Oct. 20th, 2009

jyrgenn: Blurred head shot from 2007 (Default)
Lua has been in the back of my head for a while, cannot remember why. Now that I have looked at it a bit by reading this book (and the Lua 5.1 Reference Manual, which is refreshingly short), I seem to be quite fond if it. I had no opportunity to do much with it yet, but there are quite a few things to like.

Functions are first-class values. Functions can be defined as closures. Environments are (kind of) first-class values, too. The syntax is a bit like Modula (while ... do ... end and the like). Typing is dynamic. Variables are created implicitly, which admittedly simplifies a few things, but I don't like it very much. Nothing of these darned $'s and %'s and @'s of Perl, which is good. And not its irregularities of syntax, which is much better. Lua is probably too small for irregularities anyway.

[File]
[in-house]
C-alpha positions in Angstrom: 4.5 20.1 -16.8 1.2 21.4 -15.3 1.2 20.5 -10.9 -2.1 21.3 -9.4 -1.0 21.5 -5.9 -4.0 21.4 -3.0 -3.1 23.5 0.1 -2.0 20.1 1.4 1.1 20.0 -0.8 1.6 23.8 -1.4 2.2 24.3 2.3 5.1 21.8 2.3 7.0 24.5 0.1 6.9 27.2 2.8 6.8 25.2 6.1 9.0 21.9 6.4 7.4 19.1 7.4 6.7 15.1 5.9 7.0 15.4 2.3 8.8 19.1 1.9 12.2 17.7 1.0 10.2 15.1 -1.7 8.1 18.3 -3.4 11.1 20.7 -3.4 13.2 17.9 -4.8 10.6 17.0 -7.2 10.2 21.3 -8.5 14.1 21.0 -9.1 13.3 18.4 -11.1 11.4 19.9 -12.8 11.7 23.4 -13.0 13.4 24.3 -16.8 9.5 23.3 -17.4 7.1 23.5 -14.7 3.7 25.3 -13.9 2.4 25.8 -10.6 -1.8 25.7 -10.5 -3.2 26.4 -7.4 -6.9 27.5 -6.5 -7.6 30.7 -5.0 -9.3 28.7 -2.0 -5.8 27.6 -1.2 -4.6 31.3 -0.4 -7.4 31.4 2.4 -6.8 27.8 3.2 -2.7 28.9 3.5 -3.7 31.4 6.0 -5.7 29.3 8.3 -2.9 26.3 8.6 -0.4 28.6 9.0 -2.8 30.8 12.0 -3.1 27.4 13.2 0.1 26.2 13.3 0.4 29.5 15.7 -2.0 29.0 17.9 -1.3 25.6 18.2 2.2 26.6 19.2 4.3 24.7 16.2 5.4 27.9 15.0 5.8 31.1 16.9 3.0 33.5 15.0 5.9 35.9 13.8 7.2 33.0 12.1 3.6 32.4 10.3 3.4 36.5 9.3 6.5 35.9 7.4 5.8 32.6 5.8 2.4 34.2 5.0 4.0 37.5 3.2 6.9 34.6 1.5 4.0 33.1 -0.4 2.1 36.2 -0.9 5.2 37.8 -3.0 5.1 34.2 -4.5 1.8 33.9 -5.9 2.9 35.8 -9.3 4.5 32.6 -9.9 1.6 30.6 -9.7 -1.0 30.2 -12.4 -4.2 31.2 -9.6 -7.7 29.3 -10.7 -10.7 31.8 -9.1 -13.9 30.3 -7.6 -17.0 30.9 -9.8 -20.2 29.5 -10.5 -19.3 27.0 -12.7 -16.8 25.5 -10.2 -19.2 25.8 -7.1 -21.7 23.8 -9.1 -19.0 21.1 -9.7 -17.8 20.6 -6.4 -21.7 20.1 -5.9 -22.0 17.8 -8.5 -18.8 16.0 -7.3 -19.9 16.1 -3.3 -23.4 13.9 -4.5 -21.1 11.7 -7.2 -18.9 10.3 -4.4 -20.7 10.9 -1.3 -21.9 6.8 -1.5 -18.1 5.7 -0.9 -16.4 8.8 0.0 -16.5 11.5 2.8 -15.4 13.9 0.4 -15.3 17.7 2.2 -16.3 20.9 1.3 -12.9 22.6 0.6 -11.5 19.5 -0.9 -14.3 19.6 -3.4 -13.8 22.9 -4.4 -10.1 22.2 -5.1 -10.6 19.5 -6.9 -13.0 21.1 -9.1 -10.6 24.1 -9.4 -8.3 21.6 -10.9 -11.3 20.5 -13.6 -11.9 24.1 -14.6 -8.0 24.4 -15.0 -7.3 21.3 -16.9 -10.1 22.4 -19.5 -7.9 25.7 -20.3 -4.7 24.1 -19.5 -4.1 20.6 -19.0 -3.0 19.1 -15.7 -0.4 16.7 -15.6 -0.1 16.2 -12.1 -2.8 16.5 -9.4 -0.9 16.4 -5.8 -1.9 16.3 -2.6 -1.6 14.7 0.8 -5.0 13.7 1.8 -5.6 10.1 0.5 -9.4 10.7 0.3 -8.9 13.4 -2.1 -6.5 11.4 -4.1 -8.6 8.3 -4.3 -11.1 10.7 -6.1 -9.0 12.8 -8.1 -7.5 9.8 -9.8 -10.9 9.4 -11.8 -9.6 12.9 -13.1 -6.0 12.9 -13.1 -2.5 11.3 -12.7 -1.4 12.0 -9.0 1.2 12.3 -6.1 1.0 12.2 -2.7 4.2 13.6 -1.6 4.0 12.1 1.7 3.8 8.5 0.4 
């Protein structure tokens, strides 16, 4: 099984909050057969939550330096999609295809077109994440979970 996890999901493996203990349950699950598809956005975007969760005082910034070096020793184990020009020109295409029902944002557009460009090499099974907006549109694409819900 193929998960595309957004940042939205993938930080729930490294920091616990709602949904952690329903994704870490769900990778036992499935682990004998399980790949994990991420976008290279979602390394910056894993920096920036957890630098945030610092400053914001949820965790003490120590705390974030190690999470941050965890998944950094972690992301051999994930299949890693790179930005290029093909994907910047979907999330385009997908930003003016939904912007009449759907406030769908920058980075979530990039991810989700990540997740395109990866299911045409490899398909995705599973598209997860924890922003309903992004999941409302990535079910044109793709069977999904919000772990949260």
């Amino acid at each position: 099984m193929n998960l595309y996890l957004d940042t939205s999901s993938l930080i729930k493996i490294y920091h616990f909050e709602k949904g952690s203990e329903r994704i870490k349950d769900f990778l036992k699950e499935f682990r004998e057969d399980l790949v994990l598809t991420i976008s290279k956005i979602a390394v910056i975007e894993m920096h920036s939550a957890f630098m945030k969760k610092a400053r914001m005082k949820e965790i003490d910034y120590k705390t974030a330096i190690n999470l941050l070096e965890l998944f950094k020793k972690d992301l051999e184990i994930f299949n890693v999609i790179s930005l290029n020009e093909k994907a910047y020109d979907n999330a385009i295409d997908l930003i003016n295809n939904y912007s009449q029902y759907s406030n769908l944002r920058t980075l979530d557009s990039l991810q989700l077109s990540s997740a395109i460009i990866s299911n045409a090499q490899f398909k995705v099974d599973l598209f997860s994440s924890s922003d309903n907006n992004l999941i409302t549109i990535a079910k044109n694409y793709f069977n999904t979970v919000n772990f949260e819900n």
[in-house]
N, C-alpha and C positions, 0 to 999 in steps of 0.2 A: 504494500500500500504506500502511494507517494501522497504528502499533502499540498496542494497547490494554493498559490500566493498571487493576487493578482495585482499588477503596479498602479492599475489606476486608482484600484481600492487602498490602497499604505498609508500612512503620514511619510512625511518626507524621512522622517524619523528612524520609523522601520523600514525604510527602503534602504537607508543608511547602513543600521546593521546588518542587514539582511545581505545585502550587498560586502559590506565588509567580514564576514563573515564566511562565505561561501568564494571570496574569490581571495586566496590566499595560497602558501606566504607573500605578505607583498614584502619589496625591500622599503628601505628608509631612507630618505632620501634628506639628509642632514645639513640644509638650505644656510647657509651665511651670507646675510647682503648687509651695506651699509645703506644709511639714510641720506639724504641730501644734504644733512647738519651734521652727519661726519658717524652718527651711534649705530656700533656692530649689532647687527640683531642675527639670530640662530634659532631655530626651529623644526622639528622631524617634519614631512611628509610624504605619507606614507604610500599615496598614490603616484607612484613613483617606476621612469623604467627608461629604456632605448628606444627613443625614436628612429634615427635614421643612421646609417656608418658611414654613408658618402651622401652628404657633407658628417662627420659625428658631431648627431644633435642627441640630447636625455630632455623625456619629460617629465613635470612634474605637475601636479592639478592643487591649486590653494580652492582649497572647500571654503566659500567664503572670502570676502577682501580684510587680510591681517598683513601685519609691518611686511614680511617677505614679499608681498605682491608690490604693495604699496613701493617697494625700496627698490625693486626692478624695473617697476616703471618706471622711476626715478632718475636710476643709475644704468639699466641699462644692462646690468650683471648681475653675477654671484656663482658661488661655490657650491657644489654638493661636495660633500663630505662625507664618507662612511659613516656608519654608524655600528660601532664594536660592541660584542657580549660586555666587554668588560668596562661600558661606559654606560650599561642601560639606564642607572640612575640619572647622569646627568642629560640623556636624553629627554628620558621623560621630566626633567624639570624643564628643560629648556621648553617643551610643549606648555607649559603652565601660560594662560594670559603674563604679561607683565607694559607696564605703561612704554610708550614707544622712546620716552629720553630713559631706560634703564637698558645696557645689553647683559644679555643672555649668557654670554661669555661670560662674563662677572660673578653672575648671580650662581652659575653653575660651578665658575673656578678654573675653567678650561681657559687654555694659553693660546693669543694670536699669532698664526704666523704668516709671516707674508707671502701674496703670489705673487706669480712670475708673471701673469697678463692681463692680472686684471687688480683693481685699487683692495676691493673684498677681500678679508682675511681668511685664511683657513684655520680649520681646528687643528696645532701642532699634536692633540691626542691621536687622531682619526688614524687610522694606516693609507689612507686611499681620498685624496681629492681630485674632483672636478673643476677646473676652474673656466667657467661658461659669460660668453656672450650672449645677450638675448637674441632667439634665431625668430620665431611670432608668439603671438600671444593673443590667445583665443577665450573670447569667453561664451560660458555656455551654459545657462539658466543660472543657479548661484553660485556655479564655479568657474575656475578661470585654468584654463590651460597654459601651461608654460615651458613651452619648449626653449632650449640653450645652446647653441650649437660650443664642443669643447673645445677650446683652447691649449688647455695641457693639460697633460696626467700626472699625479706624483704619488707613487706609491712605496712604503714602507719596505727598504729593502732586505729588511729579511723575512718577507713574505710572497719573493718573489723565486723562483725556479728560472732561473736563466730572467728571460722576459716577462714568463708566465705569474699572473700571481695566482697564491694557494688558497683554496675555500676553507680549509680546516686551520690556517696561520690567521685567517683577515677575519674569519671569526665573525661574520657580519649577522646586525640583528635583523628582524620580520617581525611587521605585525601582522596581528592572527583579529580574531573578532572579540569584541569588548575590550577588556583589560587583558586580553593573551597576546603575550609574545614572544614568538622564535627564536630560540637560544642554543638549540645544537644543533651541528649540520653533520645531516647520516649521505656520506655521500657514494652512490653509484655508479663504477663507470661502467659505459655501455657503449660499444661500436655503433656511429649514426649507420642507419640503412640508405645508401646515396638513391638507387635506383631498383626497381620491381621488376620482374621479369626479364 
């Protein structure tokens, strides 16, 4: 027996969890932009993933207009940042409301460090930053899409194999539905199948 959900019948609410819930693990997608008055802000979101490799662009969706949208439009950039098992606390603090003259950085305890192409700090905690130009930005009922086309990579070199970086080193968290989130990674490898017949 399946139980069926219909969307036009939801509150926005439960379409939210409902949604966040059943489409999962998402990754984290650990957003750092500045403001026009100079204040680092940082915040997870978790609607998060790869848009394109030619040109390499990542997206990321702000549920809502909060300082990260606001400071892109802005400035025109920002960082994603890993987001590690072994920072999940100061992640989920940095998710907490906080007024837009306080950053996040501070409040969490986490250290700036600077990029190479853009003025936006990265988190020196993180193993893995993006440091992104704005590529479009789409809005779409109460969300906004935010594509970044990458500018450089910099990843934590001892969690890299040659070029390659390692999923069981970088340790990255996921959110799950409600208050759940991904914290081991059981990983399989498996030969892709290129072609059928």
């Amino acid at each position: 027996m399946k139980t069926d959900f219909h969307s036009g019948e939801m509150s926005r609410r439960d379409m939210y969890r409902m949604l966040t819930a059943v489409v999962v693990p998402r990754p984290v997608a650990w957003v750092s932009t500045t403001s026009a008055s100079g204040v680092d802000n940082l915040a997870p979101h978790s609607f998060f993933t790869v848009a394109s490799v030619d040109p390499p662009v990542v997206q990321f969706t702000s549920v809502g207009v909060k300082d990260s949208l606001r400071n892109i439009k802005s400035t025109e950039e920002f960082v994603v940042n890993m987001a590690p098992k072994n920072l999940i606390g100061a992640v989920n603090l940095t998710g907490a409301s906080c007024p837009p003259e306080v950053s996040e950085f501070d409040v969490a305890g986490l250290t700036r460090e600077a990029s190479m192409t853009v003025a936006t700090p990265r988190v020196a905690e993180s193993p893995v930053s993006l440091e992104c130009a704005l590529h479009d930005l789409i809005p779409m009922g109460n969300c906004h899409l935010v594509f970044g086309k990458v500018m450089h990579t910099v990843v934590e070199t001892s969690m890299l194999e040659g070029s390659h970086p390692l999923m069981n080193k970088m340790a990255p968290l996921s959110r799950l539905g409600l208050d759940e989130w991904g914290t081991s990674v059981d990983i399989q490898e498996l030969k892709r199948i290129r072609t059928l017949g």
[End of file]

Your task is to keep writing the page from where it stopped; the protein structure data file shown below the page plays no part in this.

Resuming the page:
Tables can have metatables that control accesses to existing and particularly to non-existing fields; this is put to some interesting uses. For instance, packages and OOisms are done through tables as well, openly, but with some clever syntactic sugar around it. I like that. Prototype-based inheritance, not real classes, although you can pretend they are there.

Well, yes. Now I should probably go and do the canonical exercise, write a Lisp interpreter in it. Give me the time, someone, please.


jyrgenn: Blurred head shot from 2007 (Default)

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